This month's theme in the Carnival of Natural Parenting is "Parenting Essentials: I cannot imagine parenting without __________." For me, the answer was at my fingertips.
Everything I know about being a mom I learned from the Internet. Almost.
When I felt my very first pregnancy symptoms, I raced to Dr. Google. When it came time to prepare for baby's arrival, I consulted baby message boards. As I readied myself for Jack's birth, I packed my hospital bag while consulting a list I found on the web. After my son arrived, I consulted the Internet for every little sniffle and cry. I routinely checked out baby milestone guidelines to make sure that he was progressing on track. I will admit to typing the phrase "is green newborn poop normal?" into Google. More than once. (Although I won't own up to making any comparisons by using a Google image search). When 2010's rash of baby recalls hit - everything from strollers to cribs to teething tablets - I checked the 'net for the latest data on what products were safe and what was recalled. And if I needed a fast answer to something, a simple "Hey, parents, I have a question" post on Facebook brought all kinds of answers right to my inbox. And how else would I fall in with the crunchy, whole foods, cloth diapering, amber necklace wearing crowd that I love so dearly? God knows my real-life crew find that nuts, but my Internet tribe is right with me.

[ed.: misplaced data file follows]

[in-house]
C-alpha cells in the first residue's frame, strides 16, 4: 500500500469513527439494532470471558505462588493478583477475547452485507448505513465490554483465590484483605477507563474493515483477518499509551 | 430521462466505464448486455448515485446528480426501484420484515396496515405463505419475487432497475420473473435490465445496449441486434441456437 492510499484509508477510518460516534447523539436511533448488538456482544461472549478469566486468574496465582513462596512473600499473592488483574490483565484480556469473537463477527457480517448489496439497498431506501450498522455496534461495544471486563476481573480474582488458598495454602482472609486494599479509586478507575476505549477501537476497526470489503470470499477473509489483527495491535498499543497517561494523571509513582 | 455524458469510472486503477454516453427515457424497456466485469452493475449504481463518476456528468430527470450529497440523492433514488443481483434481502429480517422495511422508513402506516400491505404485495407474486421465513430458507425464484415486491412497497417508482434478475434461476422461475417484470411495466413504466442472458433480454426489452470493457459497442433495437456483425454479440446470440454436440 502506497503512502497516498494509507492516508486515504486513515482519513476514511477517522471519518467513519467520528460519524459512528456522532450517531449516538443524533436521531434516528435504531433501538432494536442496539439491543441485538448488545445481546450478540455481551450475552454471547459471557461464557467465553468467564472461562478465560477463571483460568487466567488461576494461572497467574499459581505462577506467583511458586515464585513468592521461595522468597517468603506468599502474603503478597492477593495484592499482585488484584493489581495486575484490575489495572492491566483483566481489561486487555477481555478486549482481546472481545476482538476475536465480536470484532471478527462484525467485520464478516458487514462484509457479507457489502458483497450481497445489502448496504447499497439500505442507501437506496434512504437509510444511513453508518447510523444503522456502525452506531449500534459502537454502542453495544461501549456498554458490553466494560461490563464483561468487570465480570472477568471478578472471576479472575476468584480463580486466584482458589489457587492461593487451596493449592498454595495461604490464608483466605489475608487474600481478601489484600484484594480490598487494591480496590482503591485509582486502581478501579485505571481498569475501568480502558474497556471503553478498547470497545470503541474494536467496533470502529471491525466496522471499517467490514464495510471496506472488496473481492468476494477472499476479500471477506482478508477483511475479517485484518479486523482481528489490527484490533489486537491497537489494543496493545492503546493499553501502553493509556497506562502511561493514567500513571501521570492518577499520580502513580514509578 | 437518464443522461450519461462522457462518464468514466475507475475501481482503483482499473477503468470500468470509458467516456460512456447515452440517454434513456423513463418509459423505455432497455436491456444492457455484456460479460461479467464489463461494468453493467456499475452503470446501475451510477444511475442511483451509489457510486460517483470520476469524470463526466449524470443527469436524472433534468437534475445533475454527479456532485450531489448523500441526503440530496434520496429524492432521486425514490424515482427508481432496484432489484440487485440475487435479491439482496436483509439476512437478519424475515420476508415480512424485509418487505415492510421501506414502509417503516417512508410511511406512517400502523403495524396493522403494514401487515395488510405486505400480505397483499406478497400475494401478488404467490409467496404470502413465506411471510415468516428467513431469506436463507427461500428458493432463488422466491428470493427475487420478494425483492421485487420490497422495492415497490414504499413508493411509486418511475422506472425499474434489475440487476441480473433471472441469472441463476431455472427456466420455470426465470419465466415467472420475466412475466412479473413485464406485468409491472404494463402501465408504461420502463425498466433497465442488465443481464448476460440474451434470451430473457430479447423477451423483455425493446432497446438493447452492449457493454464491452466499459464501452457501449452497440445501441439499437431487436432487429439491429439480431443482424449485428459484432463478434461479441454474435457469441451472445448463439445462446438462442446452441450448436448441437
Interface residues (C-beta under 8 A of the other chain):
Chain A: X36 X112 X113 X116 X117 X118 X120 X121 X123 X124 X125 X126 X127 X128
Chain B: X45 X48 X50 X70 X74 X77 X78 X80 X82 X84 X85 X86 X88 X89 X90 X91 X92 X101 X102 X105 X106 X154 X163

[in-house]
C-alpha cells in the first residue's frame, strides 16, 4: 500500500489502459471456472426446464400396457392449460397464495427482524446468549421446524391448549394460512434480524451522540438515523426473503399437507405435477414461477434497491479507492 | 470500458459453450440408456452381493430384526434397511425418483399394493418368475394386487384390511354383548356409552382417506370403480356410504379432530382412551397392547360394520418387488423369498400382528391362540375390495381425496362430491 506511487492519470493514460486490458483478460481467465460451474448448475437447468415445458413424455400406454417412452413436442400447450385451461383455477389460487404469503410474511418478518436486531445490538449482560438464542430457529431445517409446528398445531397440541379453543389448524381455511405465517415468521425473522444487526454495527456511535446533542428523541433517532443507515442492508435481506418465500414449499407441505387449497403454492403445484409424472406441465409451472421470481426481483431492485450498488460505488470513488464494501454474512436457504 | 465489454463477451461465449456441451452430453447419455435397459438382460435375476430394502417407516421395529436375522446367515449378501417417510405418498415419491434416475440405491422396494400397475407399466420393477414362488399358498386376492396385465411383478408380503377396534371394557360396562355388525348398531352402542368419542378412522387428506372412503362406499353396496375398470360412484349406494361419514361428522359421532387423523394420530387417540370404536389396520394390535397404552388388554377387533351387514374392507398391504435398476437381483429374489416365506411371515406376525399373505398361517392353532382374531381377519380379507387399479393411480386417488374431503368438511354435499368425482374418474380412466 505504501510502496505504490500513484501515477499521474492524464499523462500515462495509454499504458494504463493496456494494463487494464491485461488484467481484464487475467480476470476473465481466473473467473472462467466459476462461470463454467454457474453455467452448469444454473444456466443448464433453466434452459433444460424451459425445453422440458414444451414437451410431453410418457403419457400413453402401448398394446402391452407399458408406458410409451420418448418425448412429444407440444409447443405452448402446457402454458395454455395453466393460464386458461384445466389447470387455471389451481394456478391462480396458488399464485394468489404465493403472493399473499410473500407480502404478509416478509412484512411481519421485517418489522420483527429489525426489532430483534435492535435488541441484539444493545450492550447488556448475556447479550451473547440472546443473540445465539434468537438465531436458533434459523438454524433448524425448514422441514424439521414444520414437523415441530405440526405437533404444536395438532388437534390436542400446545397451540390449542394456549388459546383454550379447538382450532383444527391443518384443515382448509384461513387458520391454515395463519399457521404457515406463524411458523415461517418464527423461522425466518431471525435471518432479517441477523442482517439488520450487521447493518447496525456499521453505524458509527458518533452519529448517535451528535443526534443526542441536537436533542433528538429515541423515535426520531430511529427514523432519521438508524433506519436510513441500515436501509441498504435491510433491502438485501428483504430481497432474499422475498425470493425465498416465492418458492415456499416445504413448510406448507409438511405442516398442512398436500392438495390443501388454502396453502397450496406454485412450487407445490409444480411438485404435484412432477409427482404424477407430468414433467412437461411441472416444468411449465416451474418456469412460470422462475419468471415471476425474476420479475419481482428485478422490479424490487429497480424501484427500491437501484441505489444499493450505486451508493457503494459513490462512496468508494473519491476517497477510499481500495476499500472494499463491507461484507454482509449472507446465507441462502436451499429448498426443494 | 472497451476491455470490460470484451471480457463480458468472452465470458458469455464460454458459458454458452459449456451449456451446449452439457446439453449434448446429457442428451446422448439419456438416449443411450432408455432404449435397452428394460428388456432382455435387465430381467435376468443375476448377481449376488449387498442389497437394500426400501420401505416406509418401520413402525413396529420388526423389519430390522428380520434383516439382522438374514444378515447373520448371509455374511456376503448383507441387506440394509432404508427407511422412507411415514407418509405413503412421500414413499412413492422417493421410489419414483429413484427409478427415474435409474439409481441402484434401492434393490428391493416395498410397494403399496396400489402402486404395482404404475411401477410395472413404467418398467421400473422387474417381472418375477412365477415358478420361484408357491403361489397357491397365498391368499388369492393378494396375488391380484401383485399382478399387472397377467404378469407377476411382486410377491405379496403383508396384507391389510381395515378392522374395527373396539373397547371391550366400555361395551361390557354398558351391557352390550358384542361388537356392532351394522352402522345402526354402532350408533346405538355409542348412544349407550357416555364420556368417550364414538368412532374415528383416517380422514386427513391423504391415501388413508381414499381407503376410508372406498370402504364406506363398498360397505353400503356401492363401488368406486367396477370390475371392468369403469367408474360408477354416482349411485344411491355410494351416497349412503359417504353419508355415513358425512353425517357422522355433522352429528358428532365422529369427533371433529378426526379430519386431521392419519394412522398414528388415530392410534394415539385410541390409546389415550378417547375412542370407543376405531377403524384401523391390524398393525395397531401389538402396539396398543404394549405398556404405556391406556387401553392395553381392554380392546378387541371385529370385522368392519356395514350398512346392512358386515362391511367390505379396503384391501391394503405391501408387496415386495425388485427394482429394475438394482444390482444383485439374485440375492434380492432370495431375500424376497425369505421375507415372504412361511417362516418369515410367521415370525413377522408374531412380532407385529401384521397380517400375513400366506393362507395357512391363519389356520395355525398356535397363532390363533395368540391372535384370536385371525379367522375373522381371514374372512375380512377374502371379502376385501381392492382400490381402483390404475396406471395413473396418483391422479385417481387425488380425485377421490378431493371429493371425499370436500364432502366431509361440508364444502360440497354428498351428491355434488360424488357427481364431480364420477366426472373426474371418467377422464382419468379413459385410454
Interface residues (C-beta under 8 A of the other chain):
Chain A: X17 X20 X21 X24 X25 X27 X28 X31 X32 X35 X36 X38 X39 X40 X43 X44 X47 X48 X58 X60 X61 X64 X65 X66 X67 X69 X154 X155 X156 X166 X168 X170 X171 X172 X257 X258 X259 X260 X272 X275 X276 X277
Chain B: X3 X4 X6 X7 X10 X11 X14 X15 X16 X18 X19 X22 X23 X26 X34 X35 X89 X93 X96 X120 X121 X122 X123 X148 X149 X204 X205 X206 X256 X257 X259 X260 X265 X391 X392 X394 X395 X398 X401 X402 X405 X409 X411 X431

How on Earth did people manage to have children before the Internet? I can't imagine parenting without it, yet it wasn't long ago that everything I've described here would have been classified as fanciful science fiction.
The old phrase that "it takes a village to raise a child" is certainly true. Our ancestors - heck, our parents - often had close families, friends and neighbors they could turn to when they had problems, questions, concerns or insecurities. The answers may not have been as fast as Google, but they were given with love and concern, and backed by experience. While I couldn't tell you the first name of a single person on my block, my mom grew up knowing the names and families of every child in her whole neighborhood. We've lost a lot of that community closeness, that knowledge base that people before our generation relied upon so heavily. In some ways, this big new world is okay: Google doesn't mind if you ask it about how to soothe a baby at 2:30 a.m.; Aunt Edna, on the other hand, probably wouldn't appreciate the late night call. But the Internet can't say, "hey mama, you are doing great but I think you need a little rest. Let me rock the boy for an hour while you get a nap." We miss out on some very special things without that kind of a village.
The Internet also brings with it lots of bad advice, and lots of viewpoints that conflict with my own. My Google searches on sleep advice showed me that an awful lot of parents believe in letting a baby cry it out. Some give the method fancy names, and some even back it with scientific studies, but to me it just sounds like letting my baby cry and ignoring his needs.That just doesn't sit well with me. The Internet is my guide, but my heart is my filter.
It's a whole new world, and I'm so grateful for my Internet village.